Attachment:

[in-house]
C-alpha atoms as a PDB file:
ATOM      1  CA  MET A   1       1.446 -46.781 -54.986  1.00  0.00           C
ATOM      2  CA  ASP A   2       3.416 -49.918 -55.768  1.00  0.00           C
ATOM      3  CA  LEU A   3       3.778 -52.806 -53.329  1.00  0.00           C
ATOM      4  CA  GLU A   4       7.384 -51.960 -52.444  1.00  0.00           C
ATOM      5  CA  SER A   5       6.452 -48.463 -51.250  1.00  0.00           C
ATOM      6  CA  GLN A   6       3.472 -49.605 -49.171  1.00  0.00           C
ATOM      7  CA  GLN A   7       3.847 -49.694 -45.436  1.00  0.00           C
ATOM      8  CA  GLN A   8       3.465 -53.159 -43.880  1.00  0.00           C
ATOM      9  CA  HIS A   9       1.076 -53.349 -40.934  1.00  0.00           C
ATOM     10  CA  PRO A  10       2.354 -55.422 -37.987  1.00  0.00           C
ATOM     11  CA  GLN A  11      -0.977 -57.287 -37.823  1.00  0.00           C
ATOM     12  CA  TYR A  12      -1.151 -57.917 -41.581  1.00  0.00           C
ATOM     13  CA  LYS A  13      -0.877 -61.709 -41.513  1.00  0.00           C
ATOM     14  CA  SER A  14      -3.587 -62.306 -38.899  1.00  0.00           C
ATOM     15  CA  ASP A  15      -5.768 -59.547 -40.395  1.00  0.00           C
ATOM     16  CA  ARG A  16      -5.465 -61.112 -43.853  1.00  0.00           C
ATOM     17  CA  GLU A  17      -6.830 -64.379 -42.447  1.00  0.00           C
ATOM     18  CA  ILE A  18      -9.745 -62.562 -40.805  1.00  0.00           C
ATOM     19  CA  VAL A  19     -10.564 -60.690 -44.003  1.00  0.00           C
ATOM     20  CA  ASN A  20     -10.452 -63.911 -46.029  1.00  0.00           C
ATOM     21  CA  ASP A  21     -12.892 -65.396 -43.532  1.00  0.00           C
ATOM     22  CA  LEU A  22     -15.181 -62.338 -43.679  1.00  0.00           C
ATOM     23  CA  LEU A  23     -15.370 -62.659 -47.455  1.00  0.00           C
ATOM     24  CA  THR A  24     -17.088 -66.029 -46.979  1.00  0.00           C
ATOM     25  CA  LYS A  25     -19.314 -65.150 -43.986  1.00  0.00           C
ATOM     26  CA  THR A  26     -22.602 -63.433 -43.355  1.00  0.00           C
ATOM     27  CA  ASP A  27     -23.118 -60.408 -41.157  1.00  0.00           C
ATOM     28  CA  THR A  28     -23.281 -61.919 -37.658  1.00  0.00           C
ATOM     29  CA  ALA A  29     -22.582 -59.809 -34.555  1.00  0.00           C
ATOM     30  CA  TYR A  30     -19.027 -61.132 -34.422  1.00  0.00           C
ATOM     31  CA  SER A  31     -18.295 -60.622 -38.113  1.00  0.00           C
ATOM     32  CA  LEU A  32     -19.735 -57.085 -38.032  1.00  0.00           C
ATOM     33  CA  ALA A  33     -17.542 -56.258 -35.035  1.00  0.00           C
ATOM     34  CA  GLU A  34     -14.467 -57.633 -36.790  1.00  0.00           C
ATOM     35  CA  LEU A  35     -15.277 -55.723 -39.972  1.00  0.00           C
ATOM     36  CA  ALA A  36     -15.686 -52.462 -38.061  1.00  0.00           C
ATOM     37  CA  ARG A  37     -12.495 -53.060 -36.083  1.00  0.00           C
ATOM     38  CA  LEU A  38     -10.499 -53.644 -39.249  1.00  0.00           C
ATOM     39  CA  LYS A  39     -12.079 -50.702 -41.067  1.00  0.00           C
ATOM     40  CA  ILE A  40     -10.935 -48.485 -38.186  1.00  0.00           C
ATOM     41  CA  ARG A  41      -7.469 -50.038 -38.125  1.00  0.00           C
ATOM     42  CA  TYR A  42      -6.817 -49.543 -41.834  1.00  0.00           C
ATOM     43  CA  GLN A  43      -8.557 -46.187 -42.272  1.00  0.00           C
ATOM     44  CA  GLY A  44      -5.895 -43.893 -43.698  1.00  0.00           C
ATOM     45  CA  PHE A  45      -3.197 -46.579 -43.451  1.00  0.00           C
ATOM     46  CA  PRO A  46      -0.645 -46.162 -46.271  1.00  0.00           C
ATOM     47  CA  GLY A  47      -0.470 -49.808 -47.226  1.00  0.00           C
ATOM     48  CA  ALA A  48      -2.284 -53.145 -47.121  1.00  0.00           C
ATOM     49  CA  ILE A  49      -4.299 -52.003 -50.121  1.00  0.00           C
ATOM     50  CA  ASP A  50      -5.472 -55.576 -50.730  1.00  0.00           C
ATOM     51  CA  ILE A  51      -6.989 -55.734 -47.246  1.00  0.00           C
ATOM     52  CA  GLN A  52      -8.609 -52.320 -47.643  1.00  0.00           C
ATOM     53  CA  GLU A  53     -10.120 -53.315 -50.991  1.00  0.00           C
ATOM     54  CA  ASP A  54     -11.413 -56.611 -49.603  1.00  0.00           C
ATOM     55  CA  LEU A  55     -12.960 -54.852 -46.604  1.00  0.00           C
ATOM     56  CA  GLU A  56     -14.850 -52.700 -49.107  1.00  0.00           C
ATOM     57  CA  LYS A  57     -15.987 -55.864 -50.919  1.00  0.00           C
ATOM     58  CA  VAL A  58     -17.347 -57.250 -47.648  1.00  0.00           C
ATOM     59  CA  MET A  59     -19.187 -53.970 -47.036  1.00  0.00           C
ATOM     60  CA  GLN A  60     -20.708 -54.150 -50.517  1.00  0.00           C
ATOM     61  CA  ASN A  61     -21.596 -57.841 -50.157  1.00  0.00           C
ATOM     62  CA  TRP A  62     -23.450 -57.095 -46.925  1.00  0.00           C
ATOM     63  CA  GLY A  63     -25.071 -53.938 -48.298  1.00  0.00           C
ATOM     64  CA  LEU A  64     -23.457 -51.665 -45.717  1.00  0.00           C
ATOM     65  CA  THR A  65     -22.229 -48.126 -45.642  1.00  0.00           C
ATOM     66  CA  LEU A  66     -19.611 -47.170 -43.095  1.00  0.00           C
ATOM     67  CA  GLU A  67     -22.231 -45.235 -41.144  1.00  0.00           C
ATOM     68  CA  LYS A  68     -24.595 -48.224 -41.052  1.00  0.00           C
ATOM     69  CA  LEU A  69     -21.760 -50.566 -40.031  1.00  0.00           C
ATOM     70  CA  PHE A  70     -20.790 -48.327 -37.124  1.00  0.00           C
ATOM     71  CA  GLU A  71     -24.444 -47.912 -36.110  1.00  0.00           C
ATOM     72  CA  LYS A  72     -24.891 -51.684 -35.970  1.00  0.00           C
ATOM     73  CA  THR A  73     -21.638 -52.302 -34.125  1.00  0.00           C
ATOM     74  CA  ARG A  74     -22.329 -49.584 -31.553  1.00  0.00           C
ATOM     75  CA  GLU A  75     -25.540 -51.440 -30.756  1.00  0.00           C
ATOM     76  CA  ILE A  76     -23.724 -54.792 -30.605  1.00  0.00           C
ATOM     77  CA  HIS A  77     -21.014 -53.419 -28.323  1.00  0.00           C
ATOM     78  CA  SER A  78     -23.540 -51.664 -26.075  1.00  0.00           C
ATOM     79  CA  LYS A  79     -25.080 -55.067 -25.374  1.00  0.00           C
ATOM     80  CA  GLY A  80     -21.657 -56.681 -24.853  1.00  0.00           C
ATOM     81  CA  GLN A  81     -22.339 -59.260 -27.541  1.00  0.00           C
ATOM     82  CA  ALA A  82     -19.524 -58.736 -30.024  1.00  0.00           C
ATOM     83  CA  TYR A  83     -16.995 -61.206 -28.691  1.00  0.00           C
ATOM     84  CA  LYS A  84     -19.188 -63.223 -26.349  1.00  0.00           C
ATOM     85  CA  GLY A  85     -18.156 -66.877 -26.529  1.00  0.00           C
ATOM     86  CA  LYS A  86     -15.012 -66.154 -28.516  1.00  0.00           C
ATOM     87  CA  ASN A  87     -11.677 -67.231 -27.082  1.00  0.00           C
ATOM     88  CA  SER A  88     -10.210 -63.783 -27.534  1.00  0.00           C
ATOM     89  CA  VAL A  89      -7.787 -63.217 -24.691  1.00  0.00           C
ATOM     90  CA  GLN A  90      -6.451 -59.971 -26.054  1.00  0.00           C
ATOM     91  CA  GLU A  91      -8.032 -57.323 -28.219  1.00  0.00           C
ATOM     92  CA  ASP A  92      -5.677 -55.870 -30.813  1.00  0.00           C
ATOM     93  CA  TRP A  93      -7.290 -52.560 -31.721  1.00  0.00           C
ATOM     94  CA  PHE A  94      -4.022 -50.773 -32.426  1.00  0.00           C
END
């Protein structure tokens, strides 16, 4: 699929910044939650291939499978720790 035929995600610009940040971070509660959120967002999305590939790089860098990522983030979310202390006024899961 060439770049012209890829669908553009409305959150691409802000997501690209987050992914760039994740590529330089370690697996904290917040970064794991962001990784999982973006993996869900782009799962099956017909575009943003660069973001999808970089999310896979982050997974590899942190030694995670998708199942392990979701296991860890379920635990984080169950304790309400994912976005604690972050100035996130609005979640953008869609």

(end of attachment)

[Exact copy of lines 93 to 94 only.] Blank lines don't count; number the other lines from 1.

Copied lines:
ATOM     91  CA  GLU A  91      -8.032 -57.323 -28.219  1.00  0.00           C
ATOM     92  CA  ASP A  92      -5.677 -55.870 -30.813  1.00  0.00           C